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Old May 2nd, 2004, 05:43 PM   #766
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Alternative SLR Lens Mount Solution

Spent the day searching this thread, but I couldn't find a clear solution for a lens mount.

Anyone know if there's an alternative to using the lens mount of an old slr camera, such as a lens mount adapter perhaps, that would bridge a 35mm slr lens to (55mm, 58mm, etc.) filter threads? I don't mind if it increases the cost. I just don't know what to look for, and I'm starting to think I may be dreaming. I'd just like to avoid any gluing of parts on, drilling, etc., if at all possible, and attempt an all-screwed-in solution based on James Webb's using various empty uv filters as spacers:

http://homepage.mac.com/dvx100/.Pict...r_JWebb_03.jpg

I'm thinking there isn't, and I'll have to get an old slr camera, but it doesn't hurt to ask.
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Old May 2nd, 2004, 10:03 PM   #767
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The older Pentax cameras used a threaded mount for the lens rather than a quick-change bayonet style mount. So it may be possible to assemble enough different adaptors with this lens style to get what you want.
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Old May 2nd, 2004, 10:25 PM   #768
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Threaded Mount

The lens I'm using (vivtar) is threaded... from an old XC-3. But I still have to use the camera's own lens mount for the final design. Even though it's threaded, the threads aren't the same size as the threads on filter rings. I took it to a camera store to test it out. My only option now is to drill into a 55-46 step-down ring or glue it on (not my preference). I don't know if those Pentax lenses have the right threads either. My gut is that they don't since they make these standard threaded protective caps to be used on lenses with threads. So I think there is some degree of standardization on that.

John
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Old May 2nd, 2004, 11:13 PM   #769
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If your following my basic design like the one James onlined in his pictures you might think about taking the mount off a junked camera and remount it to a filter stacker. Drill a large diameter hole in the center to let the light thru and your done. Make one for each different camera mount and you now have adapter with quick change mounts for any given make.

But if you want to keep it real simple and cheap go with the T-Mount lenses and a step down ring. The bonus here is that T-Mount lenses are generally the most inexpensive lenses (yet still high quality) due to the fact they normally dont mount to modern camera bodies and certainly dont have any of the automatic/electronic fuctions. This doesnt matter in our case so its a real smart way to go.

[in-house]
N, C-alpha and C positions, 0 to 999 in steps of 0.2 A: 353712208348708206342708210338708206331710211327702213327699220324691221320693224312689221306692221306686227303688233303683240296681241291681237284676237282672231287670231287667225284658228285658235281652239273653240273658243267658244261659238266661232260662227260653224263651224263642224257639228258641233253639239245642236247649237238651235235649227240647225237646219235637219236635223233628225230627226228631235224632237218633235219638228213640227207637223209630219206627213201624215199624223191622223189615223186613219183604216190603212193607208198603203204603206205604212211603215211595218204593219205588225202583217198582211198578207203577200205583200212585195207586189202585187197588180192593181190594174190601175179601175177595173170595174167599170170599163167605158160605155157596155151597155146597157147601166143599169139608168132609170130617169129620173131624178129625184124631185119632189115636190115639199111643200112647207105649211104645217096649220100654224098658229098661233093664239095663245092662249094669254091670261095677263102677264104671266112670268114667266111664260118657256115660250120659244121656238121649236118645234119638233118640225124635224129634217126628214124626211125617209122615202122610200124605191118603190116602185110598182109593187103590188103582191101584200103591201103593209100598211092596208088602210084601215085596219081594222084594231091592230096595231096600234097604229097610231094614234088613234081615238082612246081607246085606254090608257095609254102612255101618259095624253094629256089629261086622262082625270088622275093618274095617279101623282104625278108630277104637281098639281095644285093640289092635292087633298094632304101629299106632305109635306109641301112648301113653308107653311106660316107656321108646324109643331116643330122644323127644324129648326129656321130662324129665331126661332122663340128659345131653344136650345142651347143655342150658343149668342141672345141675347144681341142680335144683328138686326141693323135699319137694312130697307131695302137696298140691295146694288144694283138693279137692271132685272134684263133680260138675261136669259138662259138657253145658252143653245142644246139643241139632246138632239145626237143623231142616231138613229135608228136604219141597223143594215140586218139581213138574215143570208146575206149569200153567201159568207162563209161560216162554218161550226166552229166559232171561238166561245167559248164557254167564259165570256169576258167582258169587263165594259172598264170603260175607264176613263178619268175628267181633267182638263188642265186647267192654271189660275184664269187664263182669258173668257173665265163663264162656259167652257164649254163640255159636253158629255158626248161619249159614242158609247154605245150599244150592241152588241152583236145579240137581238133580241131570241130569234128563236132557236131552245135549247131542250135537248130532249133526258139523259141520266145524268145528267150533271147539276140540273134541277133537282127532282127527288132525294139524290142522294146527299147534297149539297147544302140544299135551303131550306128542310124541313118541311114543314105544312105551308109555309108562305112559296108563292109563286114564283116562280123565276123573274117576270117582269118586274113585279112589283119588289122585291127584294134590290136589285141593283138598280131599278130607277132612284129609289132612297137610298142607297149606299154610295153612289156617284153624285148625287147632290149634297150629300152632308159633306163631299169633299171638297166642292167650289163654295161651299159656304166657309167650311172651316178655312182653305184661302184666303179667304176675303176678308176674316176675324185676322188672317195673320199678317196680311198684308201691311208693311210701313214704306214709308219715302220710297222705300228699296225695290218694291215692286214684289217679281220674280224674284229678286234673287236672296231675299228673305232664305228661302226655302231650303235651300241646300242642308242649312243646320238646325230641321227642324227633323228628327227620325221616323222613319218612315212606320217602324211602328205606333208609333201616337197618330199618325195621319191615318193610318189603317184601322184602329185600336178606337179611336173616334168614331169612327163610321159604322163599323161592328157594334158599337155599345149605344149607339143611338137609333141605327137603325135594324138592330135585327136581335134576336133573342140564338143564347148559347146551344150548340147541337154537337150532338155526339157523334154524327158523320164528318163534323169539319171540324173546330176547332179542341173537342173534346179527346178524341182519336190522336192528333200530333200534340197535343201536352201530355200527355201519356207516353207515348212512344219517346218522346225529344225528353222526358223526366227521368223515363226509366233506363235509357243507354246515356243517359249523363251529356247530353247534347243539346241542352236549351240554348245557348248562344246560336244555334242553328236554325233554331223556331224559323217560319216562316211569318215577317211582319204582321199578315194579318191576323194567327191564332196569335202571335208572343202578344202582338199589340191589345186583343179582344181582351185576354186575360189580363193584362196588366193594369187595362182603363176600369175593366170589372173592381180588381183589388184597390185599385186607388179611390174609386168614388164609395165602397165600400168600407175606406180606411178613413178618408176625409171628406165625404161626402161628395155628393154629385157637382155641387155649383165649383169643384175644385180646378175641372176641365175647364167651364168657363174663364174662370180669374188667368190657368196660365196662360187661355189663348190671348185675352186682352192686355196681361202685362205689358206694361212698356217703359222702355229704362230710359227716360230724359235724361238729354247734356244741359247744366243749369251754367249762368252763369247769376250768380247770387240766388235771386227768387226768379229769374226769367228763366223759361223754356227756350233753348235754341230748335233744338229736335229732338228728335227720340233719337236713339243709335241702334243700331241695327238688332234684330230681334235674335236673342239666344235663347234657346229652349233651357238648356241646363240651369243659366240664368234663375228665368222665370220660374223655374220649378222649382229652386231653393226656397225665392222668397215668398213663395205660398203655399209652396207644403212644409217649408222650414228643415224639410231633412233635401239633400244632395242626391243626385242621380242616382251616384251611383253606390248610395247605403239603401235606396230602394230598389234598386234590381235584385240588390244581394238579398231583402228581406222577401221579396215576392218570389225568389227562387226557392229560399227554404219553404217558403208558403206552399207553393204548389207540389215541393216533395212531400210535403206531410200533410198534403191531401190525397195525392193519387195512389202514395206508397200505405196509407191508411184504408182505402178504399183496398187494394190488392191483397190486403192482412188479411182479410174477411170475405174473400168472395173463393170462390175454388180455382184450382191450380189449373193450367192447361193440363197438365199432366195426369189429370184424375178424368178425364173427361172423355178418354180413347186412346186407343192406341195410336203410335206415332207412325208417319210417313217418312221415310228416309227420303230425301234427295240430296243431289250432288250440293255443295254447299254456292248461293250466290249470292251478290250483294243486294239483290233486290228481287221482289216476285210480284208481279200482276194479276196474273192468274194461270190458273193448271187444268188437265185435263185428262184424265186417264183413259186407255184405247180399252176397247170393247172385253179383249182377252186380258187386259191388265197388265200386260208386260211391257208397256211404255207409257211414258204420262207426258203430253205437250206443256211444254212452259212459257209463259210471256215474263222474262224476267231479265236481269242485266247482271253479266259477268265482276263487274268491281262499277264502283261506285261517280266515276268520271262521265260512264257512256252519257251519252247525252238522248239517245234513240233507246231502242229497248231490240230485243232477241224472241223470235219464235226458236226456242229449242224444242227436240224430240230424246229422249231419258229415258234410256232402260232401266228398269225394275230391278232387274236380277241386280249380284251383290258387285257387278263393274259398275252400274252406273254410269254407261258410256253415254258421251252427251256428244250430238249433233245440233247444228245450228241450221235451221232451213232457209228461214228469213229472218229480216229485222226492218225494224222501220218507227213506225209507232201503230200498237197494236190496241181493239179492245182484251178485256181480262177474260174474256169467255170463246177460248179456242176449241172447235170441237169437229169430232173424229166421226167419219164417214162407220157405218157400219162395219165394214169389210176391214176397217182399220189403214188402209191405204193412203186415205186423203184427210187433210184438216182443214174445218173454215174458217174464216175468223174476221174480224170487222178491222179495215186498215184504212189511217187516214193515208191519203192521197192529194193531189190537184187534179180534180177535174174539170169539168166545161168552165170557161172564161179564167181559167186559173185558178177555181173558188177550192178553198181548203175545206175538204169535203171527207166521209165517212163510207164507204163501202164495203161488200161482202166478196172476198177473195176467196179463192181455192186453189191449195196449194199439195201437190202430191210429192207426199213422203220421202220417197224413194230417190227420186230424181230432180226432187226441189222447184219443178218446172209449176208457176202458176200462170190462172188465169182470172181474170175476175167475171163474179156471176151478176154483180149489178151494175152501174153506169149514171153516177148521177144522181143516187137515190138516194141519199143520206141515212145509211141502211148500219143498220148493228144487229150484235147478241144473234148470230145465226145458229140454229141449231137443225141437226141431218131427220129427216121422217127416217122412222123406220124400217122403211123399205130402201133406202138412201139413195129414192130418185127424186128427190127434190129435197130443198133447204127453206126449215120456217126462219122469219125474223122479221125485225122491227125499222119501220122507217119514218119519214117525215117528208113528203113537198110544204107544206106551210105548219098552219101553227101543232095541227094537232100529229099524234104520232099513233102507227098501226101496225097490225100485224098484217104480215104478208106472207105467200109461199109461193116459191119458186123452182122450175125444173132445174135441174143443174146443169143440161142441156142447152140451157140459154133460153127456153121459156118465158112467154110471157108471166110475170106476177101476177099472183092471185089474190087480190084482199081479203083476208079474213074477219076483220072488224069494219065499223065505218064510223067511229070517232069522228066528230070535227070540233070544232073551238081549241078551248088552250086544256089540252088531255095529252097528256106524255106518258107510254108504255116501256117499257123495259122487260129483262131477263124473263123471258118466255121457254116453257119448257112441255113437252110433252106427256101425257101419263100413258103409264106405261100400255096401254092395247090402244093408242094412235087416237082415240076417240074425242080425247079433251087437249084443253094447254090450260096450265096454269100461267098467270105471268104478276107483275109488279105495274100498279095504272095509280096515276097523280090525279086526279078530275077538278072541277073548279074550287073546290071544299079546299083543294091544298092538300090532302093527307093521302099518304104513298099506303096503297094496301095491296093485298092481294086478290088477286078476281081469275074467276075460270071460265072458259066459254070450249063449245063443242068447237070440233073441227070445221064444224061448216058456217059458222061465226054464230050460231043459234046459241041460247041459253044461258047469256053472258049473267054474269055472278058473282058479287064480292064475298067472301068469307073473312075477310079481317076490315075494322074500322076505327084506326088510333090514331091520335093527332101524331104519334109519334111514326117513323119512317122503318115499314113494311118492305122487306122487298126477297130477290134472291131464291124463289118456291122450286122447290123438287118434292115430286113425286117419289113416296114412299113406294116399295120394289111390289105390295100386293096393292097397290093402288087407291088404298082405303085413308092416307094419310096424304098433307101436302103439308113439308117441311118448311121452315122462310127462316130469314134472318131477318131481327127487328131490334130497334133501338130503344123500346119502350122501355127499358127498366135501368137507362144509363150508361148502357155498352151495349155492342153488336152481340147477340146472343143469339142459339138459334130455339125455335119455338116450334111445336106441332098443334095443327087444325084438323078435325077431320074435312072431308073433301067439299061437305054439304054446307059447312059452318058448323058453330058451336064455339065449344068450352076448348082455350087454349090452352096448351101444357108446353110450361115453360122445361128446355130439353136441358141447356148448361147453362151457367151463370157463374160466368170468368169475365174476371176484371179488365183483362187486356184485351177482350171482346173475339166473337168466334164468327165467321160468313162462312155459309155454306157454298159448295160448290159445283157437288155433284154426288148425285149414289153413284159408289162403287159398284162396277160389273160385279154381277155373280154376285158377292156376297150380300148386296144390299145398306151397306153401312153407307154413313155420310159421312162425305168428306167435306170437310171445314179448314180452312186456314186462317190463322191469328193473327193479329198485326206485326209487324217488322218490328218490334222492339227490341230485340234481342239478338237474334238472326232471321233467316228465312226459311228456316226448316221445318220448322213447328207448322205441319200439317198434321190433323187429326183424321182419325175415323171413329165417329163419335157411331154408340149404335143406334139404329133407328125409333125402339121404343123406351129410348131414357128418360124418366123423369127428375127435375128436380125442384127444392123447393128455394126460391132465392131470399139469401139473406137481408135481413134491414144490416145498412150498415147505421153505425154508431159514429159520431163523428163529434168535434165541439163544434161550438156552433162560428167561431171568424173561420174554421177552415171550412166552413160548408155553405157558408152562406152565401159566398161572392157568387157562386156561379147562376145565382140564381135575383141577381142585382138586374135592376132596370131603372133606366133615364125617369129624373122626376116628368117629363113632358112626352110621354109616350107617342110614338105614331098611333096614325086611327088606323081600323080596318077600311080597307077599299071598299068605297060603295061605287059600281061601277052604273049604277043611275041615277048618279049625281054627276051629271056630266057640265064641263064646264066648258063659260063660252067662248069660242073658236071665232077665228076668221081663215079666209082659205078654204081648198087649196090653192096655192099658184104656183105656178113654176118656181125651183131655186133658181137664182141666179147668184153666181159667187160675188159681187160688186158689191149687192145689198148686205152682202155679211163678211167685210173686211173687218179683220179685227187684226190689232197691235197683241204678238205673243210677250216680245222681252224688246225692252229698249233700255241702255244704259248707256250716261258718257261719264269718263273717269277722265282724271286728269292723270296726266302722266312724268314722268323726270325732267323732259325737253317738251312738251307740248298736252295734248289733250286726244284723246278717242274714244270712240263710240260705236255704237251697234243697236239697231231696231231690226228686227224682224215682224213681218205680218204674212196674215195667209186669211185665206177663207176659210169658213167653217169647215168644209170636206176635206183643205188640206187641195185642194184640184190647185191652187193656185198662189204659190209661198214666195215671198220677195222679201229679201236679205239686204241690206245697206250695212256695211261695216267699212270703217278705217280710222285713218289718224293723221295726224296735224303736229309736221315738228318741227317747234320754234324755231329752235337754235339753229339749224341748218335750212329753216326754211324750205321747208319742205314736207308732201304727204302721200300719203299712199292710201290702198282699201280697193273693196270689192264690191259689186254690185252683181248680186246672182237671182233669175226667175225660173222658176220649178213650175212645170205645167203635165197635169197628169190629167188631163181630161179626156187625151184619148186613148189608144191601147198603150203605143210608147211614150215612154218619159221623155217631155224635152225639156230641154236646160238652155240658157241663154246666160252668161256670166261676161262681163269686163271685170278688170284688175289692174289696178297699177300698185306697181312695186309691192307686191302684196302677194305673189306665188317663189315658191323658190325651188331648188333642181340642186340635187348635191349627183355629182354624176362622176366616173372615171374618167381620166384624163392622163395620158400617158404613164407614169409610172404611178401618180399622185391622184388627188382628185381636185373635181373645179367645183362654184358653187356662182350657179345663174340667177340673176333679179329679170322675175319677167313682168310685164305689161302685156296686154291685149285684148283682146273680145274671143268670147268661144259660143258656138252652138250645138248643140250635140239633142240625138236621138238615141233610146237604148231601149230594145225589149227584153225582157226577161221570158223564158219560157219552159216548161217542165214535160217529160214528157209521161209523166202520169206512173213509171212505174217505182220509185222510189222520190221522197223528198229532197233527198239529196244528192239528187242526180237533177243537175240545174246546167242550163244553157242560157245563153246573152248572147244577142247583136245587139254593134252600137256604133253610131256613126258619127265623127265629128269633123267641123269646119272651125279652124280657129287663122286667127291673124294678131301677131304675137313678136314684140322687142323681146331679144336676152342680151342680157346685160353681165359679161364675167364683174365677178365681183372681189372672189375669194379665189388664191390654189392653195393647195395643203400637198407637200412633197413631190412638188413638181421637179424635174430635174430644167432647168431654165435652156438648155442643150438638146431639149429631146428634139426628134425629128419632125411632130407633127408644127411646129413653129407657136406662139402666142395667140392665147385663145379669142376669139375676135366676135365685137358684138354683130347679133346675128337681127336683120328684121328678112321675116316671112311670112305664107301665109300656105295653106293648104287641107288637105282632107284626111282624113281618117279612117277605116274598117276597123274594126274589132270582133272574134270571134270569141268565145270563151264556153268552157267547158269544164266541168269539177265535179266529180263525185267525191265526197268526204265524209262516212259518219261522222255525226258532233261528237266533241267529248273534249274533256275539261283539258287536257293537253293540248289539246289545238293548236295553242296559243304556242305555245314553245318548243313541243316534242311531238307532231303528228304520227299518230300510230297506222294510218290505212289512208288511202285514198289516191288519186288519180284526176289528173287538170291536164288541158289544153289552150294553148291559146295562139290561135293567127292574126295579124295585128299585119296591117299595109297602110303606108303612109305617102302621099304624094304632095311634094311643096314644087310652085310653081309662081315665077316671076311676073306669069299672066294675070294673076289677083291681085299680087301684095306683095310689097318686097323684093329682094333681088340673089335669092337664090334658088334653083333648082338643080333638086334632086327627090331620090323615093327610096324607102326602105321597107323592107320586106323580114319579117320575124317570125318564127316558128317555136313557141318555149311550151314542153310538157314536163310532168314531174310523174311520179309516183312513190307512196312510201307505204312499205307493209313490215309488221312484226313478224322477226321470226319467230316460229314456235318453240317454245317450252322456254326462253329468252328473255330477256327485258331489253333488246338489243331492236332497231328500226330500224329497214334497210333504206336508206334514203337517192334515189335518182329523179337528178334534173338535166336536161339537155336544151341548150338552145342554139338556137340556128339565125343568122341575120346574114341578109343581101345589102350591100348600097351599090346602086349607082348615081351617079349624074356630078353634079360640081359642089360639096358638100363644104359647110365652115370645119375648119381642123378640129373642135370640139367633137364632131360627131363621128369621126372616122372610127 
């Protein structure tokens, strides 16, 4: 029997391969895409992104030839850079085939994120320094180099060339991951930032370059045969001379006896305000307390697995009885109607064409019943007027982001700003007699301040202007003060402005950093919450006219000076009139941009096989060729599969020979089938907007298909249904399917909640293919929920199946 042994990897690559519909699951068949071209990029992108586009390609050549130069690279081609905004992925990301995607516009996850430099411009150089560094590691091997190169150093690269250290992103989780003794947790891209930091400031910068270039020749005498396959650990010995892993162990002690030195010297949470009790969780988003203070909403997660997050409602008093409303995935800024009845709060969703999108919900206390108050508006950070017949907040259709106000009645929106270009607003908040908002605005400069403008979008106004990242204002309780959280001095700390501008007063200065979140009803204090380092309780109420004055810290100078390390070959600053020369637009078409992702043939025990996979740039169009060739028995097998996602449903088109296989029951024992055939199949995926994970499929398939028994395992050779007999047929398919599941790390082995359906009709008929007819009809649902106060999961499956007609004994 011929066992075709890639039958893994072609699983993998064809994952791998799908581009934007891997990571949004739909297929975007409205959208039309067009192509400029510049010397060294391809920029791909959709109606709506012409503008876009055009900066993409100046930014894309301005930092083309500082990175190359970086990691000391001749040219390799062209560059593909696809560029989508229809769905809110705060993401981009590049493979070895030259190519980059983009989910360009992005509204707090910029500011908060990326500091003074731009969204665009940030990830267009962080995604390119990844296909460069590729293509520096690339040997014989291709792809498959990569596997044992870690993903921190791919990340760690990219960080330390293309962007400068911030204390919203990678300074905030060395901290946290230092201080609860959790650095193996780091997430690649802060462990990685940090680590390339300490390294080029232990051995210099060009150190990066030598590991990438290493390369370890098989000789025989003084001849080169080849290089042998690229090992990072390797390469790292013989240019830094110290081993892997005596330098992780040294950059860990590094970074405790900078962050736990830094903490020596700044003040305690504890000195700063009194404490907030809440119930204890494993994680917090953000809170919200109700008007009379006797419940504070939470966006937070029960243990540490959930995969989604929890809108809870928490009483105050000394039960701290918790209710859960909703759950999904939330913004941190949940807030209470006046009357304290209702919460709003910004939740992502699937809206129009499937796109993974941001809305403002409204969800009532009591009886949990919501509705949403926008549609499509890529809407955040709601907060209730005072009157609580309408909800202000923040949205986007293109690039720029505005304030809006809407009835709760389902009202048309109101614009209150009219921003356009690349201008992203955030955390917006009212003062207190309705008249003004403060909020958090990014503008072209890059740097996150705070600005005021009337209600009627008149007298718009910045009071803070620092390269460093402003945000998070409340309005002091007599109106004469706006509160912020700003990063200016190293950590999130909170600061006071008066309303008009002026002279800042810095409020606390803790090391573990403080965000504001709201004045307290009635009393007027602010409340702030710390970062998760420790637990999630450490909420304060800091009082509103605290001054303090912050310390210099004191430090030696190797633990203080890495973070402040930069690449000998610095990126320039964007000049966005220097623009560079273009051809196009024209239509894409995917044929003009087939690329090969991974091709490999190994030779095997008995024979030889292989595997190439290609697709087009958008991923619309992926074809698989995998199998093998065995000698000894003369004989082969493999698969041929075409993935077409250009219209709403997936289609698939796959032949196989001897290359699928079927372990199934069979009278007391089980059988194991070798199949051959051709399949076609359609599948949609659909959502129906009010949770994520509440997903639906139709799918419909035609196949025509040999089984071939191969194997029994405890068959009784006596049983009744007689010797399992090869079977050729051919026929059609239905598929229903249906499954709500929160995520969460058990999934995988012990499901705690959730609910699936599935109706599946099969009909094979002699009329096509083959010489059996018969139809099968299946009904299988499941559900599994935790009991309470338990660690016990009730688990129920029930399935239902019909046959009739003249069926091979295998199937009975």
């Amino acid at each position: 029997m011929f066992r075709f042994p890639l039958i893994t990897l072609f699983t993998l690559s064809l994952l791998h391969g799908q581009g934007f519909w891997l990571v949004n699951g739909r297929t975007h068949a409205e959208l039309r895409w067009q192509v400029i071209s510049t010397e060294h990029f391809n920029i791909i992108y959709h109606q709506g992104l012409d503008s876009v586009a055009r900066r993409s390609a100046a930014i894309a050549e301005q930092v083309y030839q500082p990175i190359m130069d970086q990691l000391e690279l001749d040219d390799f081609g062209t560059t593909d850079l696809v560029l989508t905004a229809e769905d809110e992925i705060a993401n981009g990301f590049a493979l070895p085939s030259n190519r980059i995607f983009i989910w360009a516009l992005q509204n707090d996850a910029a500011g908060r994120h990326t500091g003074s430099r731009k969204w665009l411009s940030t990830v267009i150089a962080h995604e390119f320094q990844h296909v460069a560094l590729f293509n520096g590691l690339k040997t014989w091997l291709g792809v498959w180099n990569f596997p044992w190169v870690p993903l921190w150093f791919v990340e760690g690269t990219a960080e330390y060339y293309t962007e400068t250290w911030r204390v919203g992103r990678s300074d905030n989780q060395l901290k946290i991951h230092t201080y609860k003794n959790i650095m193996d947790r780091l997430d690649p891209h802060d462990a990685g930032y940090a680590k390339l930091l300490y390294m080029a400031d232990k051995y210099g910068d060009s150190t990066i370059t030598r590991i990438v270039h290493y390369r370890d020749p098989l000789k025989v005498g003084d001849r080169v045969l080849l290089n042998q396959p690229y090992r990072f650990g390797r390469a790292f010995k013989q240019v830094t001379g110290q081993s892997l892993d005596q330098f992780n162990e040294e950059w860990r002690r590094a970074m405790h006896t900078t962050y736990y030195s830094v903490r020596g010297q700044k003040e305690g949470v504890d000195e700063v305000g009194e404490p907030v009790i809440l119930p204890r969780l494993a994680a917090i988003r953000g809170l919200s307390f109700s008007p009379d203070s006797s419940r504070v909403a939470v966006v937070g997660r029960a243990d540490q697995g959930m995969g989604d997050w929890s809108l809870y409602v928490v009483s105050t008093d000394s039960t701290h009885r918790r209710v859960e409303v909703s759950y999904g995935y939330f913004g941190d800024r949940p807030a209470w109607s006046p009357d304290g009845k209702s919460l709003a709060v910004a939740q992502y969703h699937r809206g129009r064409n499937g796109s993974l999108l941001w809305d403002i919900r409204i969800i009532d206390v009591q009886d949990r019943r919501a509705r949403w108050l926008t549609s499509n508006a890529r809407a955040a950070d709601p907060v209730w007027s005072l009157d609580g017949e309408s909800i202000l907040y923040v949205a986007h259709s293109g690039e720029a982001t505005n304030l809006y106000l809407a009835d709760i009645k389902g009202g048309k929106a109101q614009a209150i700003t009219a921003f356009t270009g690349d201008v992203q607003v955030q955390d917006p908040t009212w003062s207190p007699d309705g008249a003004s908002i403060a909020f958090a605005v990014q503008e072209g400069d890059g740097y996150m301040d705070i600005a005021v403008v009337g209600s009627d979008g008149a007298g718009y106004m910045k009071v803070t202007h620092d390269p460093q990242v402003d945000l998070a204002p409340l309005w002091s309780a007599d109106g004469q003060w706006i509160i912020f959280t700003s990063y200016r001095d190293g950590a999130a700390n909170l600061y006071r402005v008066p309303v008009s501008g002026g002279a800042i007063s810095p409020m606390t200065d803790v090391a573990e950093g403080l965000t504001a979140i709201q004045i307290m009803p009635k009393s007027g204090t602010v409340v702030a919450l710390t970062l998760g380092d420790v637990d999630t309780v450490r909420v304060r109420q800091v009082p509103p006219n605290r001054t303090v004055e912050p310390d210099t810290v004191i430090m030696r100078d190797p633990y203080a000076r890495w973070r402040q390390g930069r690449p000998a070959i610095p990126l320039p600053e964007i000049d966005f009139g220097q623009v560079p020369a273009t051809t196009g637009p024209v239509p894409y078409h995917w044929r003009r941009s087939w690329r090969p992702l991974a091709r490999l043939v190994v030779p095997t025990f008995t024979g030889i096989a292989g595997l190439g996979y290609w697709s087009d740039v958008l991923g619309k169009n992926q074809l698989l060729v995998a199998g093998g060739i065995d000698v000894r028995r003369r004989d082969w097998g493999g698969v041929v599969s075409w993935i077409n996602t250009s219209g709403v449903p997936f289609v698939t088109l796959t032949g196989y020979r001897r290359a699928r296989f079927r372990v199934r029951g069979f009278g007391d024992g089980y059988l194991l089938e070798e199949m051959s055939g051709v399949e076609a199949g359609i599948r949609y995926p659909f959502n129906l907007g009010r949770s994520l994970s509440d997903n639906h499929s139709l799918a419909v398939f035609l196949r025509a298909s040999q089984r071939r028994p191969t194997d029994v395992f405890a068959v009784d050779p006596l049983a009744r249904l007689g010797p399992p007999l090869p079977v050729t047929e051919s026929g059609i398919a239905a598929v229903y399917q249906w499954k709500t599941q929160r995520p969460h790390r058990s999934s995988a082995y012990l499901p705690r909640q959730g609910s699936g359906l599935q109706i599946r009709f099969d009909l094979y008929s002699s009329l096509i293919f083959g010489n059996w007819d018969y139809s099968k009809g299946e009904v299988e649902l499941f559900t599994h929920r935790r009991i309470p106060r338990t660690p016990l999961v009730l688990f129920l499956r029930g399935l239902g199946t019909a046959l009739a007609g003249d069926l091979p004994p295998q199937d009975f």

-Brett Erskine
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Old May 3rd, 2004, 01:17 AM   #770
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Thanks, guys.

After reviewing the options, I think I'll just go with drilling holes in the step-up ring to fasten the slr lens mount. I couldn't hardly find any T-Mount lenses anywhere, and I read somewhere else tonight that John is most likely correct about different threads on the Pentax screwmount.
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Old May 3rd, 2004, 08:38 AM   #771
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filter stacker

My plan was to eventually go the stacker route too. I do believe it would require a machine shop to do the job right, no? Those little buggers are sturdy!
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Old May 3rd, 2004, 10:31 AM   #772
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lens mount

Howdy. First post - been following for awhile. Very impressed with what you've all done. Thank you.

I recently put together a test rig using a multi ring Nikon extension tube: standard Nikon lens mount on one side, 52mm thread for each of the separate rings. Sturdy and interchangeable - no drilling, gluing, etc...
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Old May 3rd, 2004, 02:38 PM   #773
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My first test footage with the adapter!

Hello All,

I've finally got some test shots up from my first attempts at the adapter. It's not really completely finished yet at all, I was holding the slr lens onto the front just so I could see where I was standing. I'm using a nikon 14mm extension tube as a spacer and as a way for the lens to mount without needing to permanently attach the actual lens.

Pretty much all of the footage would be unacceptable for shooting, but I wanted to put it up so people who aren't working on the adapter yet or are just starting can see the hurdles that have to be passed before this thing works at well as it possibly can. I really don't know what to do to fix some of the problems I'm having, so if anyone has any insight as to what I can do to improve my image quality I'd love to hear your comments.

The pcx condenser I used really did a lot for the hotspot, but the condenser ends up screwing around with the flange focal length and I couldn't just throw on another nikon lens of a different focal length without making adjustments to the adapter right? Is there any way to have one set adapter that can swap a specific lens type freely?

The movie is in mpeg-4 format so you'll need quicktime to be able to view it. And I spelled warping wrong in the one I uploaded yesterday so bear with me.

http://www.themotherofallshows.com/Mini_35/adapter_on_camera.JPG
http://www.themotherofallshows.com/Mini_35/Adapter.jpg
http://www.themotherofallshows.com/Mini_35/50x50mm_condenser.jpg